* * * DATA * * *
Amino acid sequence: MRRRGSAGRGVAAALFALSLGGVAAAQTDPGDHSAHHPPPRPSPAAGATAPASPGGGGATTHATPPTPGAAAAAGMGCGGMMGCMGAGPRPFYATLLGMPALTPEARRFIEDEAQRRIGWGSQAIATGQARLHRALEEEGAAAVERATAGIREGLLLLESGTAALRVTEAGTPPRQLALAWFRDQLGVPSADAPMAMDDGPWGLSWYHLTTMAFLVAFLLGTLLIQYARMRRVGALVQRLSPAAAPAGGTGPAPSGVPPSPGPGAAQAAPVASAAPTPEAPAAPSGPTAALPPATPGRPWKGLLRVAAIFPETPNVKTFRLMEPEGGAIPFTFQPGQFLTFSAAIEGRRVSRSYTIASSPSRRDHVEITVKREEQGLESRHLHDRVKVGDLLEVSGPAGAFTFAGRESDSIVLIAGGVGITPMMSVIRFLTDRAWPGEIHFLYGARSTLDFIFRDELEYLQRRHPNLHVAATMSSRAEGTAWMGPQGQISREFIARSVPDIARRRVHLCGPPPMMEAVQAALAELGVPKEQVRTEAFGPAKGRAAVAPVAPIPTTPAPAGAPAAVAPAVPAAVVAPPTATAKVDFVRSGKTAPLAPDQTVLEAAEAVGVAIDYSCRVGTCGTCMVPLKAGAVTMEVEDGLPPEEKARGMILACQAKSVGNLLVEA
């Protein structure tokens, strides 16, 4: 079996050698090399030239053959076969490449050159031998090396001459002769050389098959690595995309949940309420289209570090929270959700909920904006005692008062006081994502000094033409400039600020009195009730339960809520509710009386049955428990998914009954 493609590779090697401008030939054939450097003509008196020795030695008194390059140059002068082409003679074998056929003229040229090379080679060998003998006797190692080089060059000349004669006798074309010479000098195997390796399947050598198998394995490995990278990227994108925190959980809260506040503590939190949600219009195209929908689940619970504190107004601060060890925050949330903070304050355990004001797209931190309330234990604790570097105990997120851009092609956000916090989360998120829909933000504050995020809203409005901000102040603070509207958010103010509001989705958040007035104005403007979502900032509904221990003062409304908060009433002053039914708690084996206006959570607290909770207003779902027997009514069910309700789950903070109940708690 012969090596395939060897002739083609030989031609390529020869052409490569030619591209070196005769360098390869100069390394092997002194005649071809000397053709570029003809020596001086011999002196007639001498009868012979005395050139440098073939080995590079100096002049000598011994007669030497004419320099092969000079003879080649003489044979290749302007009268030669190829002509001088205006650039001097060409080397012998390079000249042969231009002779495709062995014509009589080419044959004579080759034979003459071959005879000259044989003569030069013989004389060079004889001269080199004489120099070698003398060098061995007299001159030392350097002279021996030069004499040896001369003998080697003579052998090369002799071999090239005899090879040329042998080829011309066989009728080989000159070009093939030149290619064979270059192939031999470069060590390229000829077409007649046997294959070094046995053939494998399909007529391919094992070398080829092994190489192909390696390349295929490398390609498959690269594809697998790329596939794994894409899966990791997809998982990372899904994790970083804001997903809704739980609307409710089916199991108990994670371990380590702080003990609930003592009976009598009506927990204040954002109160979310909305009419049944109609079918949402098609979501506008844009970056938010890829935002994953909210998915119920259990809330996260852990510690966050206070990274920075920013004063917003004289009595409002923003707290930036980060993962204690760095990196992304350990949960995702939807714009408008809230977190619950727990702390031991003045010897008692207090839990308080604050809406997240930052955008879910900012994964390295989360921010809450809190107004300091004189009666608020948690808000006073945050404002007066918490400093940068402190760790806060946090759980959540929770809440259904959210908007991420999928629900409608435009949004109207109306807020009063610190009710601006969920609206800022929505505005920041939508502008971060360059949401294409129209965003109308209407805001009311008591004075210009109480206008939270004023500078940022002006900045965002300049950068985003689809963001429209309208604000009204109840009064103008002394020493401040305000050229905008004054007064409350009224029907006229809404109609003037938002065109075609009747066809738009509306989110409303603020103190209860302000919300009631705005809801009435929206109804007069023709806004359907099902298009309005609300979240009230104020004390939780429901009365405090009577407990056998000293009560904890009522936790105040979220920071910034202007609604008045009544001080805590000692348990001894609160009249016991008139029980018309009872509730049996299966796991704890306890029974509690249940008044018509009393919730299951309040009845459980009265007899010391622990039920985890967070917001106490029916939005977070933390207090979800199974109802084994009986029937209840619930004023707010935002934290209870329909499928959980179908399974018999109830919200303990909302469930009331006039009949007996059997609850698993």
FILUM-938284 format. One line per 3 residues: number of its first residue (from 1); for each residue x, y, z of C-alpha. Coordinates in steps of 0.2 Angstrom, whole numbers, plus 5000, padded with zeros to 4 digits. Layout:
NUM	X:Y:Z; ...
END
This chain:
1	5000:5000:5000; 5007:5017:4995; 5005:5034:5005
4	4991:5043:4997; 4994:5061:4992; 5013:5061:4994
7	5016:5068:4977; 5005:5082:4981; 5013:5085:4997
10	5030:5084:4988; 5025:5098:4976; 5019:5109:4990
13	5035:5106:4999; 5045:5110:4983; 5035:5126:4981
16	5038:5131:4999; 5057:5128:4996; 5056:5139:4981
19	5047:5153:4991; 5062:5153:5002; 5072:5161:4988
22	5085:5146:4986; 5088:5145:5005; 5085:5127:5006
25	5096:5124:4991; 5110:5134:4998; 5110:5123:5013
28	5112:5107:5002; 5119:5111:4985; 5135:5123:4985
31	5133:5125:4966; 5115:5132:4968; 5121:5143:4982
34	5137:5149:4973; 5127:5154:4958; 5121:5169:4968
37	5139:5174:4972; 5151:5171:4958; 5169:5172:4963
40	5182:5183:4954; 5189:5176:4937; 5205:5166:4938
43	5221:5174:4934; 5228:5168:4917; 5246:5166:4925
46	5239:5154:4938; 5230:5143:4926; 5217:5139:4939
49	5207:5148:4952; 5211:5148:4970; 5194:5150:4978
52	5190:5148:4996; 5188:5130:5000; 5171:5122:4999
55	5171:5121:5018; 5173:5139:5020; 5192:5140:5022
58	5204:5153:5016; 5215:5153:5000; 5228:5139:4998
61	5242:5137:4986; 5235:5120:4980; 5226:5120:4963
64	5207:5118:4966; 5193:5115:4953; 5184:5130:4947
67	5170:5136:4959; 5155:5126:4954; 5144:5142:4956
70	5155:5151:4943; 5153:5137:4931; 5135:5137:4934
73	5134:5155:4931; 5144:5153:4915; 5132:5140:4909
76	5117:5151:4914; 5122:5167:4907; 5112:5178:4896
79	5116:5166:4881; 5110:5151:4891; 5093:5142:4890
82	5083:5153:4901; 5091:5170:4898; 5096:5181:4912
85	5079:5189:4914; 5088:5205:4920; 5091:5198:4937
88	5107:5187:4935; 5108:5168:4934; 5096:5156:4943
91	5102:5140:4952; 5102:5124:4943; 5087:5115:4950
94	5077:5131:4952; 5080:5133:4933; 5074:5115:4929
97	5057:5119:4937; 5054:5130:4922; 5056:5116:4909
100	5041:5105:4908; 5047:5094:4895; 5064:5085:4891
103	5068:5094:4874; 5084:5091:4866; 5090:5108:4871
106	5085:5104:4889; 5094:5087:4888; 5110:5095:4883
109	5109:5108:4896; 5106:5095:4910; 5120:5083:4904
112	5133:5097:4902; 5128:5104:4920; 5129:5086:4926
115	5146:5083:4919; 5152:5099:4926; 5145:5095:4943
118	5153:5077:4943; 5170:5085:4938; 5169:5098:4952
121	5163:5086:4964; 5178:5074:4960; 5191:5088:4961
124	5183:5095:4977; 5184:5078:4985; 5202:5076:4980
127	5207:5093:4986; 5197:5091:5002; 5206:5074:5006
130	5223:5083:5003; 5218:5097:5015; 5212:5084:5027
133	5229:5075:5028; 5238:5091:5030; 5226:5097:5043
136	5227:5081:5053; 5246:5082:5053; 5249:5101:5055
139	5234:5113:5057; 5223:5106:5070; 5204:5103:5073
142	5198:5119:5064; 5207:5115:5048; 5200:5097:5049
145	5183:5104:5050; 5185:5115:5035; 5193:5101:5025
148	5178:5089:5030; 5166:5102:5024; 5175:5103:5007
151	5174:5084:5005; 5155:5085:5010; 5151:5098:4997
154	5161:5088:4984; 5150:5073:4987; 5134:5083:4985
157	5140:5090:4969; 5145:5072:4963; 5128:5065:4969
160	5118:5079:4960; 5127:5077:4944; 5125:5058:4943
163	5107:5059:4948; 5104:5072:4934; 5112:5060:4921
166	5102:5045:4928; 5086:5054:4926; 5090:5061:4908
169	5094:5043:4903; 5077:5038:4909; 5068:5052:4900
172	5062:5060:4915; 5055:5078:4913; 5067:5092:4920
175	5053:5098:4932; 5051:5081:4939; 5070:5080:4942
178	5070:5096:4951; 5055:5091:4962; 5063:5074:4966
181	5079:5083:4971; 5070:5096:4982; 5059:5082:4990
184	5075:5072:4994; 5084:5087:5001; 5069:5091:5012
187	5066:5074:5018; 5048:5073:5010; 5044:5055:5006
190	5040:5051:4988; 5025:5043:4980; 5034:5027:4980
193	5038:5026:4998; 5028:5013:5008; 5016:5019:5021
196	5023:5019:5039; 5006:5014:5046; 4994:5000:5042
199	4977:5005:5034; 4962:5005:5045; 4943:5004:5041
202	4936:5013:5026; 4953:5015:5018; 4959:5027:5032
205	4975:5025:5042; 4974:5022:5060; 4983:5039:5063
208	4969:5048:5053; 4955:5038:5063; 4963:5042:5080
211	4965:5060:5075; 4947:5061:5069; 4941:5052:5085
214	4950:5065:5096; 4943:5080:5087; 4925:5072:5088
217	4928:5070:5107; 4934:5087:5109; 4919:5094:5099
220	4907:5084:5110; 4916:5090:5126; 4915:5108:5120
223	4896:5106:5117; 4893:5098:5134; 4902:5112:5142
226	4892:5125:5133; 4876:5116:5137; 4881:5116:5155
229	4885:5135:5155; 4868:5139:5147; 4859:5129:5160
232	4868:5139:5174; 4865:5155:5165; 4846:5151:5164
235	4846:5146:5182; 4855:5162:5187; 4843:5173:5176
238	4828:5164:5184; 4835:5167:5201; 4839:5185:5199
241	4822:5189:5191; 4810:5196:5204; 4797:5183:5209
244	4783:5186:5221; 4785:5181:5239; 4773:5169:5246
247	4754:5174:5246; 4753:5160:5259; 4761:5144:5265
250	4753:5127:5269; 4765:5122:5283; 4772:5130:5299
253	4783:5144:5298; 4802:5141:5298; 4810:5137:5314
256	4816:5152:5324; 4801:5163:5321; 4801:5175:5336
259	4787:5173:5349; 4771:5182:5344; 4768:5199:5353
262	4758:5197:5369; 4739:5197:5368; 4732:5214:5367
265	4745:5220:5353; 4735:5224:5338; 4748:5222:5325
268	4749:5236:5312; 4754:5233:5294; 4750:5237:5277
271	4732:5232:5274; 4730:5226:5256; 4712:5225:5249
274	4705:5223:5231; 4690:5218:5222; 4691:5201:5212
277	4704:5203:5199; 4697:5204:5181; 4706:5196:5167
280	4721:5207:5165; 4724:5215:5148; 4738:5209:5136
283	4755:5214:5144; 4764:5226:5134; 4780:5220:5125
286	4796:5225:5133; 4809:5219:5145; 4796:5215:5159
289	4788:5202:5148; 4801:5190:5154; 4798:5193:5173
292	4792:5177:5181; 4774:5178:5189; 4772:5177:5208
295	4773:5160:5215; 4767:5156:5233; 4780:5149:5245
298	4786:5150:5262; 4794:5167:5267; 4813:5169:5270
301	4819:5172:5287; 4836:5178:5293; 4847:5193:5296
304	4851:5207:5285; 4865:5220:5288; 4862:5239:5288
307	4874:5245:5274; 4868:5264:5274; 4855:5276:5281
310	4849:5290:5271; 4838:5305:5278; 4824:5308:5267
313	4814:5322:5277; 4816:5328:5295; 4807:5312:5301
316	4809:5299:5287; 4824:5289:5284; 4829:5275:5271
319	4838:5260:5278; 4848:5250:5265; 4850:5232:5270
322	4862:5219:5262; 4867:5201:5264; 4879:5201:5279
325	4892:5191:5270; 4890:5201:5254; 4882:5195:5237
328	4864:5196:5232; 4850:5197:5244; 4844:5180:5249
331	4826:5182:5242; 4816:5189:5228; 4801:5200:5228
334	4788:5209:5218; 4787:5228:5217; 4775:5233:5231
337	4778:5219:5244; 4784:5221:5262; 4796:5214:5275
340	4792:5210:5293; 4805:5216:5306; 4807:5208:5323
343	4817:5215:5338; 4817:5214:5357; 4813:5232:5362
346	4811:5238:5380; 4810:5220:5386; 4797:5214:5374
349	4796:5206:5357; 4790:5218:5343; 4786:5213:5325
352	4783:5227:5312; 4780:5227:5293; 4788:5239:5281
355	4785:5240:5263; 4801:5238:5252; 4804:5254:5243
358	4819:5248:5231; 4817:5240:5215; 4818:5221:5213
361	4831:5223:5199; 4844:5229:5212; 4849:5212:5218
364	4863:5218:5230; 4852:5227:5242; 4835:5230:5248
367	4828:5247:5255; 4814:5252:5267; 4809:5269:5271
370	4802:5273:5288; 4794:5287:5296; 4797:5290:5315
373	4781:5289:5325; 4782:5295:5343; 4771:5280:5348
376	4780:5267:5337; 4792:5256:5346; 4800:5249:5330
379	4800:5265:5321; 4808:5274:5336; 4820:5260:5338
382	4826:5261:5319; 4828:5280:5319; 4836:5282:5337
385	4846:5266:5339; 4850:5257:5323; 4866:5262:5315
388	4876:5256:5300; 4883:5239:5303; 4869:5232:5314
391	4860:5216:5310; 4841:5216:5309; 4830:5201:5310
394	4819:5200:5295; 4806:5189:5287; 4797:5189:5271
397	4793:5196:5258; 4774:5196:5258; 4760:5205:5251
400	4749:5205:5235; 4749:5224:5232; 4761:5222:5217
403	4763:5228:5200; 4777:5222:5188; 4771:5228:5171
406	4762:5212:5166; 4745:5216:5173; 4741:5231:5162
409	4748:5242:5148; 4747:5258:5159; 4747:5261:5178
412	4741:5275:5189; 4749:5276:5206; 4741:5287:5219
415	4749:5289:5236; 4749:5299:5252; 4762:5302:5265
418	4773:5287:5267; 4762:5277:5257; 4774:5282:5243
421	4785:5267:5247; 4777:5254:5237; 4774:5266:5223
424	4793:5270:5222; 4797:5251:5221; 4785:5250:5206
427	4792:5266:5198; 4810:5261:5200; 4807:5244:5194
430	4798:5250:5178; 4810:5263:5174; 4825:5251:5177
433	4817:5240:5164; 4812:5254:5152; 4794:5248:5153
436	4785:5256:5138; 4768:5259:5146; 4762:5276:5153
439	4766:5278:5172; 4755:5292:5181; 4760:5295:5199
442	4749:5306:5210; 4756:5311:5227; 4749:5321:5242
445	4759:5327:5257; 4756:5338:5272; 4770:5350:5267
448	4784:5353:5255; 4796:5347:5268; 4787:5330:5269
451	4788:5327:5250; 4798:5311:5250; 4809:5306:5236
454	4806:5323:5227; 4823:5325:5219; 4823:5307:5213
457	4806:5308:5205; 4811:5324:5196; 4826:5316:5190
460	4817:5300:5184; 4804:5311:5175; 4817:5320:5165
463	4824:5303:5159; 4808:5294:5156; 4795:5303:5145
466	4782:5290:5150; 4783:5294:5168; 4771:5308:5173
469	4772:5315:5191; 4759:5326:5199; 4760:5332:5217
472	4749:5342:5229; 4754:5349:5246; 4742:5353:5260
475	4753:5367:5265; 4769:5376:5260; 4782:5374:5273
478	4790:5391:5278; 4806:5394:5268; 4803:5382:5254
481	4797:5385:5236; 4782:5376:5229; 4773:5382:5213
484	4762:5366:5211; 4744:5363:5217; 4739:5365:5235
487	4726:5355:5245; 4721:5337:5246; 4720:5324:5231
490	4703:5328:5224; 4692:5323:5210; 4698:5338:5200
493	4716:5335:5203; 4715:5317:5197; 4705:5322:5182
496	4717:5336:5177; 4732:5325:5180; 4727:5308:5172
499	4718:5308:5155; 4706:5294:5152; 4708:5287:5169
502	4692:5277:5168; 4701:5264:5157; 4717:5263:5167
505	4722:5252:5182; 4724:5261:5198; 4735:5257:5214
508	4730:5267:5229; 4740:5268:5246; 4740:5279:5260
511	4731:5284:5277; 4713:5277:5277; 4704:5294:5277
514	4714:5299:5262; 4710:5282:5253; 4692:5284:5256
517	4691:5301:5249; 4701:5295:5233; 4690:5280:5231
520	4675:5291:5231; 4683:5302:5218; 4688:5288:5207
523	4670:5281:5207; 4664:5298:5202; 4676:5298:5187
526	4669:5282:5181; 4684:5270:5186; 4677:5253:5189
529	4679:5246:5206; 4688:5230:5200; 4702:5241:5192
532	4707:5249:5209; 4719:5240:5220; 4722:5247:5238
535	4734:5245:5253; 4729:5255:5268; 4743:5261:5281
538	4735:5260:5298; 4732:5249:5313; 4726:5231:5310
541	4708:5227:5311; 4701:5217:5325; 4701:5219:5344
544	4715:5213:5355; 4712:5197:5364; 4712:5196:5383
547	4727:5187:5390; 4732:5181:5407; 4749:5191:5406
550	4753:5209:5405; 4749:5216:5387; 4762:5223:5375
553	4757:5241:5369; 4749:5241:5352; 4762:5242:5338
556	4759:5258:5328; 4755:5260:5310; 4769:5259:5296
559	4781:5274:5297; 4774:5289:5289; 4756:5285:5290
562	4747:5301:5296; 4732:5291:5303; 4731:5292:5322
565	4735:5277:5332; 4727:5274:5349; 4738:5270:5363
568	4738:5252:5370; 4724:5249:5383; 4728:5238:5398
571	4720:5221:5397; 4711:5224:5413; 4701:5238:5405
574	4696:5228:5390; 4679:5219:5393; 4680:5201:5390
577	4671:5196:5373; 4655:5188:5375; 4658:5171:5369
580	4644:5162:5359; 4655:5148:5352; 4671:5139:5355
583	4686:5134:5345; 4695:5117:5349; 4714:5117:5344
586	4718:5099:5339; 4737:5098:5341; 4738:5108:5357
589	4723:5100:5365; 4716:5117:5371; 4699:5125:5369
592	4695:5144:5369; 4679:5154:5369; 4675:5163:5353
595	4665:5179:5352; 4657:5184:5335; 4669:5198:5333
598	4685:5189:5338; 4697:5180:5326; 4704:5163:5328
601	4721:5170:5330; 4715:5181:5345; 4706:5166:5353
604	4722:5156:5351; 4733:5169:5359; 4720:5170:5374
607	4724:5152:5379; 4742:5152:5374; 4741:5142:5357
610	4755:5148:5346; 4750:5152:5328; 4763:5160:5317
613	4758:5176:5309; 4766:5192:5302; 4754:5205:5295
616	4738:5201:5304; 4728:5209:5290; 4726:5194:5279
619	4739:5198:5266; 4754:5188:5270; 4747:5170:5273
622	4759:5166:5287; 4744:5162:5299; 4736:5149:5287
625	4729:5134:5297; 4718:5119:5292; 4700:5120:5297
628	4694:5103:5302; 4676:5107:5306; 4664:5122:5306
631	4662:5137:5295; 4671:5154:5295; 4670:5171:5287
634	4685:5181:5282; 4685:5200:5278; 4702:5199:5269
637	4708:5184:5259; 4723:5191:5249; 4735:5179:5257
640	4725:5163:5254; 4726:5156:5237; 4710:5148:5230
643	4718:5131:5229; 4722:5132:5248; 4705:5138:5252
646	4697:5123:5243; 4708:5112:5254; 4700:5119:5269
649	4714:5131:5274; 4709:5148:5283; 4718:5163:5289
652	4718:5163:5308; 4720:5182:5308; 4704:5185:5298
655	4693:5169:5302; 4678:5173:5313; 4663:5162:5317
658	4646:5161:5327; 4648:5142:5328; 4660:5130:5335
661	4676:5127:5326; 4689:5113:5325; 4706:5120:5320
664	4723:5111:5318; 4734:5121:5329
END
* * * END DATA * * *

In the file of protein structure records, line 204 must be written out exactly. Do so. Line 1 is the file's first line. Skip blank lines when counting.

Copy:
592	4695:5144:5369; 4679:5154:5369; 4675:5163:5353